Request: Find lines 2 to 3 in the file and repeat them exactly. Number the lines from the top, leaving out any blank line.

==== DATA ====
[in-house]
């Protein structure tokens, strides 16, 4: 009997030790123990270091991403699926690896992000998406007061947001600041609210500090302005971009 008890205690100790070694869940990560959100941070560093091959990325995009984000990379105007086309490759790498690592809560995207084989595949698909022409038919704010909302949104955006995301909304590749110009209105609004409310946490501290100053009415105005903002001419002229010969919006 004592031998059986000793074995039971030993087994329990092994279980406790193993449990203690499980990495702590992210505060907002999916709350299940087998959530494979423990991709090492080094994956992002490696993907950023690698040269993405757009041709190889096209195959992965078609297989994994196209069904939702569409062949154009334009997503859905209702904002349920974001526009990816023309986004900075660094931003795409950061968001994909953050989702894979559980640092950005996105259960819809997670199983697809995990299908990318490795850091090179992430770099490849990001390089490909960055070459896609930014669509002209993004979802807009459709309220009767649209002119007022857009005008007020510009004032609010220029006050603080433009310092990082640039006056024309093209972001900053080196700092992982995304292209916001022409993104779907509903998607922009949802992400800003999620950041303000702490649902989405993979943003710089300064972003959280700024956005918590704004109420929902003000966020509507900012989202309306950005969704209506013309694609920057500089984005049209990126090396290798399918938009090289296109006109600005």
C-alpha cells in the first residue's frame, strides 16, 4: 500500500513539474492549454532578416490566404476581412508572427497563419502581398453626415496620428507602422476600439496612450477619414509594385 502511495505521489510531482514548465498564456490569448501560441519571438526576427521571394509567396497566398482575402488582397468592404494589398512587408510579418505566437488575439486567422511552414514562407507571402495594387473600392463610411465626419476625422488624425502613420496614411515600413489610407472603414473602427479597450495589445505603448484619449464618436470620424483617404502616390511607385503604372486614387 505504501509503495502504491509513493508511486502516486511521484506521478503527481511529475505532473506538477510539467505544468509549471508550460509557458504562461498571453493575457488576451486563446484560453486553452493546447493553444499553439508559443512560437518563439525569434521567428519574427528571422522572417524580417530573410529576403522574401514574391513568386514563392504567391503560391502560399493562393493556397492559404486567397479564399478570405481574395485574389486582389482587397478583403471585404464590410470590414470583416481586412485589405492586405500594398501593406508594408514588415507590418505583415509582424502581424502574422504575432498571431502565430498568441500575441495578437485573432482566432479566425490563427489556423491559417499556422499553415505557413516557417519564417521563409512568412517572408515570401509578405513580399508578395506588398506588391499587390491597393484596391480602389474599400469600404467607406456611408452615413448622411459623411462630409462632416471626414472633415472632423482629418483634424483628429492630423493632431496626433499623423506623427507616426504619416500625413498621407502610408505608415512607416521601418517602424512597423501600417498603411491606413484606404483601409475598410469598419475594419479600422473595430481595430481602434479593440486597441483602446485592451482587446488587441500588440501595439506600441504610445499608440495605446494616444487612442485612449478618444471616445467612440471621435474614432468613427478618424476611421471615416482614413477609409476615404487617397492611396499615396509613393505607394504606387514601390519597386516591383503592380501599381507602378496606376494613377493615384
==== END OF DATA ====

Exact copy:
């Protein structure tokens, strides 16, 4: 009997030790123990270091991403699926690896992000998406007061947001600041609210500090302005971009 008890205690100790070694869940990560959100941070560093091959990325995009984000990379105007086309490759790498690592809560995207084989595949698909022409038919704010909302949104955006995301909304590749110009209105609004409310946490501290100053009415105005903002001419002229010969919006 004592031998059986000793074995039971030993087994329990092994279980406790193993449990203690499980990495702590992210505060907002999916709350299940087998959530494979423990991709090492080094994956992002490696993907950023690698040269993405757009041709190889096209195959992965078609297989994994196209069904939702569409062949154009334009997503859905209702904002349920974001526009990816023309986004900075660094931003795409950061968001994909953050989702894979559980640092950005996105259960819809997670199983697809995990299908990318490795850091090179992430770099490849990001390089490909960055070459896609930014669509002209993004979802807009459709309220009767649209002119007022857009005008007020510009004032609010220029006050603080433009310092990082640039006056024309093209972001900053080196700092992982995304292209916001022409993104779907509903998607922009949802992400800003999620950041303000702490649902989405993979943003710089300064972003959280700024956005918590704004109420929902003000966020509507900012989202309306950005969704209506013309694609920057500089984005049209990126090396290798399918938009090289296109006109600005």
C-alpha cells in the first residue's frame, strides 16, 4: 500500500513539474492549454532578416490566404476581412508572427497563419502581398453626415496620428507602422476600439496612450477619414509594385 502511495505521489510531482514548465498564456490569448501560441519571438526576427521571394509567396497566398482575402488582397468592404494589398512587408510579418505566437488575439486567422511552414514562407507571402495594387473600392463610411465626419476625422488624425502613420496614411515600413489610407472603414473602427479597450495589445505603448484619449464618436470620424483617404502616390511607385503604372486614387 505504501509503495502504491509513493508511486502516486511521484506521478503527481511529475505532473506538477510539467505544468509549471508550460509557458504562461498571453493575457488576451486563446484560453486553452493546447493553444499553439508559443512560437518563439525569434521567428519574427528571422522572417524580417530573410529576403522574401514574391513568386514563392504567391503560391502560399493562393493556397492559404486567397479564399478570405481574395485574389486582389482587397478583403471585404464590410470590414470583416481586412485589405492586405500594398501593406508594408514588415507590418505583415509582424502581424502574422504575432498571431502565430498568441500575441495578437485573432482566432479566425490563427489556423491559417499556422499553415505557413516557417519564417521563409512568412517572408515570401509578405513580399508578395506588398506588391499587390491597393484596391480602389474599400469600404467607406456611408452615413448622411459623411462630409462632416471626414472633415472632423482629418483634424483628429492630423493632431496626433499623423506623427507616426504619416500625413498621407502610408505608415512607416521601418517602424512597423501600417498603411491606413484606404483601409475598410469598419475594419479600422473595430481595430481602434479593440486597441483602446485592451482587446488587441500588440501595439506600441504610445499608440495605446494616444487612442485612449478618444471616445467612440471621435474614432468613427478618424476611421471615416482614413477609409476615404487617397492611396499615396509613393505607394504606387514601390519597386516591383503592380501599381507602378496606376494613377493615384